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‘Womenomics’ works in Japan?

Off the track

‘Womenomics’ works in Japan?

BBC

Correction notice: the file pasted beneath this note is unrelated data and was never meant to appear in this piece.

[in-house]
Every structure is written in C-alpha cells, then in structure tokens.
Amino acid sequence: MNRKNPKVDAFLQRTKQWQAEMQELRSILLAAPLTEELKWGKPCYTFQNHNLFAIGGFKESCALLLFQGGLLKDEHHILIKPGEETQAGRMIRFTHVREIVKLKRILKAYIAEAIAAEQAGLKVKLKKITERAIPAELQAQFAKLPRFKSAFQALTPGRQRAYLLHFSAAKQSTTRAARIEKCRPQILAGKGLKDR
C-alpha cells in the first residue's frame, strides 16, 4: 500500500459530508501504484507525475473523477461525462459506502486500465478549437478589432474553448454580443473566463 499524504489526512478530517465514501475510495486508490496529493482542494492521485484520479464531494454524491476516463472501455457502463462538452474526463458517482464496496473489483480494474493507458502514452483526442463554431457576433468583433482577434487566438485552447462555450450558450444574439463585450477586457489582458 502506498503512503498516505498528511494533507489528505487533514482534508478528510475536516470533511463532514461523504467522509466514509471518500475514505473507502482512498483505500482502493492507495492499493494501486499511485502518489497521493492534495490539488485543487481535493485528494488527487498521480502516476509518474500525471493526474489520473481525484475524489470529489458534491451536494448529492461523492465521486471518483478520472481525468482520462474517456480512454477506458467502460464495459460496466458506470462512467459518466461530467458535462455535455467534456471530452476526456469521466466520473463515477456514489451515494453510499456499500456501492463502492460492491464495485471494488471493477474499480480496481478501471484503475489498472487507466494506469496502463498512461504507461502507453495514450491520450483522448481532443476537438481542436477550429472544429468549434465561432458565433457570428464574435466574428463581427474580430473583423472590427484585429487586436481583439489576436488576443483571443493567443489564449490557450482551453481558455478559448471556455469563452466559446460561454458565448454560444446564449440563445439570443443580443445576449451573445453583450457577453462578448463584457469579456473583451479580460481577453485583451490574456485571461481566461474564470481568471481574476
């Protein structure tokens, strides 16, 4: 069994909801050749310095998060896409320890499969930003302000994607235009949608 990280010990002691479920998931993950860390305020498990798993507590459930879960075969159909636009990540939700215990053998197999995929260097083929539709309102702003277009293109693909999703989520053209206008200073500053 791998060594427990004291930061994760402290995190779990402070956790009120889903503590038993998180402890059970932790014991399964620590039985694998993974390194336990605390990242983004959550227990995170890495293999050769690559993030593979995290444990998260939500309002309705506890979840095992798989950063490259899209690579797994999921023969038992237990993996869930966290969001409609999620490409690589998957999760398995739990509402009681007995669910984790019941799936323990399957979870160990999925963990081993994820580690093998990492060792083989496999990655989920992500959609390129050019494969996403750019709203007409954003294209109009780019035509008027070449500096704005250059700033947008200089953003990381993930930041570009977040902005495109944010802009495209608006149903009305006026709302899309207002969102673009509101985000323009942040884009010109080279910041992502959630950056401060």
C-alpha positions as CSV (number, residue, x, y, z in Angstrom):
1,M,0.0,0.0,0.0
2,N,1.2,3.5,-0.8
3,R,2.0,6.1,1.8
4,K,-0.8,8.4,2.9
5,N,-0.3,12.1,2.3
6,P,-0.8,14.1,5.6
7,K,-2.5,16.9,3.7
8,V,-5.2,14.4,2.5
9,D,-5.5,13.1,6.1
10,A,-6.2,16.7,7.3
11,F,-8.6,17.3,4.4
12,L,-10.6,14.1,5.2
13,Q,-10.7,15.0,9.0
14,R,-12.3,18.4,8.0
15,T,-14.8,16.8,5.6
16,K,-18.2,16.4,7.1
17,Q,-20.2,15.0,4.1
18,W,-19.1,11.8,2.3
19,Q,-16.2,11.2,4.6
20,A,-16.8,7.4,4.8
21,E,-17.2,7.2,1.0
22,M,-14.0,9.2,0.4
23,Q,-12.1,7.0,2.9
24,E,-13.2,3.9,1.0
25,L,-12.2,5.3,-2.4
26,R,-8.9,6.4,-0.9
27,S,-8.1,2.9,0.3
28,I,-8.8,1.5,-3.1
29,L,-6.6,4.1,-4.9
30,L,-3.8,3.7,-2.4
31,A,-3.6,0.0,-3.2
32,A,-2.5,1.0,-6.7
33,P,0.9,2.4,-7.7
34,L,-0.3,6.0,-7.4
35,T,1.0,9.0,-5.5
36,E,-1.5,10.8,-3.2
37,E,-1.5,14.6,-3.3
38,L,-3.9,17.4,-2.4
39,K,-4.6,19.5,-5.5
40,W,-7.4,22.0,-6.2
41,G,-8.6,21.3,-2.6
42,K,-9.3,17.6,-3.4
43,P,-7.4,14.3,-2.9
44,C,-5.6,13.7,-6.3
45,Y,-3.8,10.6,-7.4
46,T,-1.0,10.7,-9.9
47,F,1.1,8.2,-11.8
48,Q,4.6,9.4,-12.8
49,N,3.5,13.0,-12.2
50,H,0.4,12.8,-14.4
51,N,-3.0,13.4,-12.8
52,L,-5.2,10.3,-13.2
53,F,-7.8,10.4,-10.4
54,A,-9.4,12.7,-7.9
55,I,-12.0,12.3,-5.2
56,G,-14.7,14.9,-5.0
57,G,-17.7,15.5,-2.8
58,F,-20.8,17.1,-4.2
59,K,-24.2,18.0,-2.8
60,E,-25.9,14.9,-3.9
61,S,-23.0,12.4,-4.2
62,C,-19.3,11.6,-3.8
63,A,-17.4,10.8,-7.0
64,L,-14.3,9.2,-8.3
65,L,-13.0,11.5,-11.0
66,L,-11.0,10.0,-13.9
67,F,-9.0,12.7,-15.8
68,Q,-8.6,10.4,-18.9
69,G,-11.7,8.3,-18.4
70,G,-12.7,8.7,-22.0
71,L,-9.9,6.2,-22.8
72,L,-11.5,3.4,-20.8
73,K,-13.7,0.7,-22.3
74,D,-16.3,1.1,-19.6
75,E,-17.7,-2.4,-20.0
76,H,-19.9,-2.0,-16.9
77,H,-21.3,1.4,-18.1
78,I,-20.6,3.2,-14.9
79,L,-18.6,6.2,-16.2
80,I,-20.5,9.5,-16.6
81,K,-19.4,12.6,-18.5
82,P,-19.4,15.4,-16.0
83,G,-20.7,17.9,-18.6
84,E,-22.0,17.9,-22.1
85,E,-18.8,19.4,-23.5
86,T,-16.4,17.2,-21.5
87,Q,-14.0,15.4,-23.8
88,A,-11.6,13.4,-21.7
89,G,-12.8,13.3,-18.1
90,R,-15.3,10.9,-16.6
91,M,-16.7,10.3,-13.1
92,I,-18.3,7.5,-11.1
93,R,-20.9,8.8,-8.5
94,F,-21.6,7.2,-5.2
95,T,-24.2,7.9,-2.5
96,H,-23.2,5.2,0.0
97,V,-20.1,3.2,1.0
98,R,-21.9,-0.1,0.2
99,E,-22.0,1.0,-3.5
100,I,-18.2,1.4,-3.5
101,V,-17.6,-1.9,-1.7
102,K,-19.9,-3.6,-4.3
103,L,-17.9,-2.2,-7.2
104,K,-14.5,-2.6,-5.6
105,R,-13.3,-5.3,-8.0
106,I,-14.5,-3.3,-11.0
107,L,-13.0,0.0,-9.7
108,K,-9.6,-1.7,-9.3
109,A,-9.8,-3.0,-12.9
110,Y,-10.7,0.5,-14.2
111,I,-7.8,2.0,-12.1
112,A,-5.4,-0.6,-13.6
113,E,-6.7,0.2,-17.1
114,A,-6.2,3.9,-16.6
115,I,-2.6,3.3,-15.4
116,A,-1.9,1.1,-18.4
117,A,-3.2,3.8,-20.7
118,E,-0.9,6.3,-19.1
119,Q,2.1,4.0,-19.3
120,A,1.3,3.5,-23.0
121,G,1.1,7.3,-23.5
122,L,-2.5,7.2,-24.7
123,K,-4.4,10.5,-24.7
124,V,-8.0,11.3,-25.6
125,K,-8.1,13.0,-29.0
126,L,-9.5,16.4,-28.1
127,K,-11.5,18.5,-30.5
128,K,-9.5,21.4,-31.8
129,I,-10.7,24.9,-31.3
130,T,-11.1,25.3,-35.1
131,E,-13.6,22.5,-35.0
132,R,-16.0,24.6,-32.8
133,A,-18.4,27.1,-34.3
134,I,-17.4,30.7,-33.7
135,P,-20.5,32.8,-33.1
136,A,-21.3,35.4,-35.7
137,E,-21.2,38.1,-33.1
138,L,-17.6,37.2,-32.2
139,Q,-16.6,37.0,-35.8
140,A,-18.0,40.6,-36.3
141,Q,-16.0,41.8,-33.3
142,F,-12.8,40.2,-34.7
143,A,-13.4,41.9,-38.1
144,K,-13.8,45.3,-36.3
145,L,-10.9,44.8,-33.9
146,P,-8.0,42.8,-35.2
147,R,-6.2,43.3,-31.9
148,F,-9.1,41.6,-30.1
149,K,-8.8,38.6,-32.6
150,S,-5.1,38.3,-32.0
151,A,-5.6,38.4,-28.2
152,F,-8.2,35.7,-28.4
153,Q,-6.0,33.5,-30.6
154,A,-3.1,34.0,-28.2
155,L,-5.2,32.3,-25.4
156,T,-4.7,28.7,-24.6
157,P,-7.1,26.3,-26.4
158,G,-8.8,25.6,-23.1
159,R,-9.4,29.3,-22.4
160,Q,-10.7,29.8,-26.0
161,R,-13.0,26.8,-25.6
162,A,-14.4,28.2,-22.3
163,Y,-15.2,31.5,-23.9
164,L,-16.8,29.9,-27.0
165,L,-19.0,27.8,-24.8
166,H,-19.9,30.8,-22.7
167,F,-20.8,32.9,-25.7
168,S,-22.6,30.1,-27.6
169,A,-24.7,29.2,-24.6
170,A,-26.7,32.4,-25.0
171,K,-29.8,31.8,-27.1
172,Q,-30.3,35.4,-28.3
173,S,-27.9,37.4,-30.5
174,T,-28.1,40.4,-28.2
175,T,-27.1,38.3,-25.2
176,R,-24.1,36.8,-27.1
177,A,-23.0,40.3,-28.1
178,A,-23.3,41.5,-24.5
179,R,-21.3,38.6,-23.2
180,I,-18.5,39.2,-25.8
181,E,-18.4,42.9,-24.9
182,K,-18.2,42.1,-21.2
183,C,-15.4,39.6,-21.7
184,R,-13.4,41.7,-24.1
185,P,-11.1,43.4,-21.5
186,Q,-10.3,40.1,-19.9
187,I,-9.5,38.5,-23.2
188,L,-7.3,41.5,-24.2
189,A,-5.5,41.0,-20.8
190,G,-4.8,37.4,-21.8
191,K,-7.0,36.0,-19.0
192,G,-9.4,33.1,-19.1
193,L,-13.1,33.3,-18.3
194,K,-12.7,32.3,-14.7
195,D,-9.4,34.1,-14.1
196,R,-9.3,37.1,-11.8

Japan’s prime minister Shinzo Abe has positioned himself as an enthusiastic advocate of promoting equality in Japanese society. In a recent session of the Japanese Diet’s Budget Committee, Noriko Horiuchi, a member of Mr Abe’s Liberal Democratic Party, credited the prime minister’s championing of women’s advancement as a factor in “the beginning of a new era in female success”. Does that claim stand up to scrutiny? A key part of his policy of economic reforms, dubbed ‘Abenomics’, involves getting more women into the workforce; and the term “womenomics” has been used to describe this aspect of his politics. But despite this rhetoric, Japan has actually slipped in the World Economic Forum’s (WEF) global ranking of the gender gap - dropping from 111th in 2016 to 114th in 2017. Ten years ago, it ranked 80th. The WEF index is derived by looking at several different areas where a gender gap might occur; one of the key ones being economic participation and opportunity. In the Budget Committee meeting, Mr Abe claimed that over the last five years, the female employment rate had risen, and that it was now higher than that of the United States for women over 25 years of age. The number of female employees in the workforce has increased since 2012 - and according to 2016 OECD figures, Mr Abe is also correct in saying that the employment rate of women is higher than that of the United States for those who are over 25. In 2016, Japan’s overall female employment rate of 66.1% was well over the OECD average of 59.4%. However, Atsuko Muraki, visiting professor at Tsuda University and a former vice-minister for Health, Labour and Welfare, says female employment in Japan has increased in quantity but not in quality. This is borne out by a closer look at the type of work women are doing - only 12.4% of legislators, senior officials and managers are female, according to the WEF figures. Mr Abe’s government enacted a law aimed at achieving gender equality in the workplace in 2015. It made companies with more than 301 employees set targets for increasing women in management and publish their results. However, there are no penalties for failing to comply. In 2016 the government revised an ambitious national target of filling 30% of senior positions in both the public and private sectors with women by 2020. The new targets were 7% for senior government jobs and 15% at companies.

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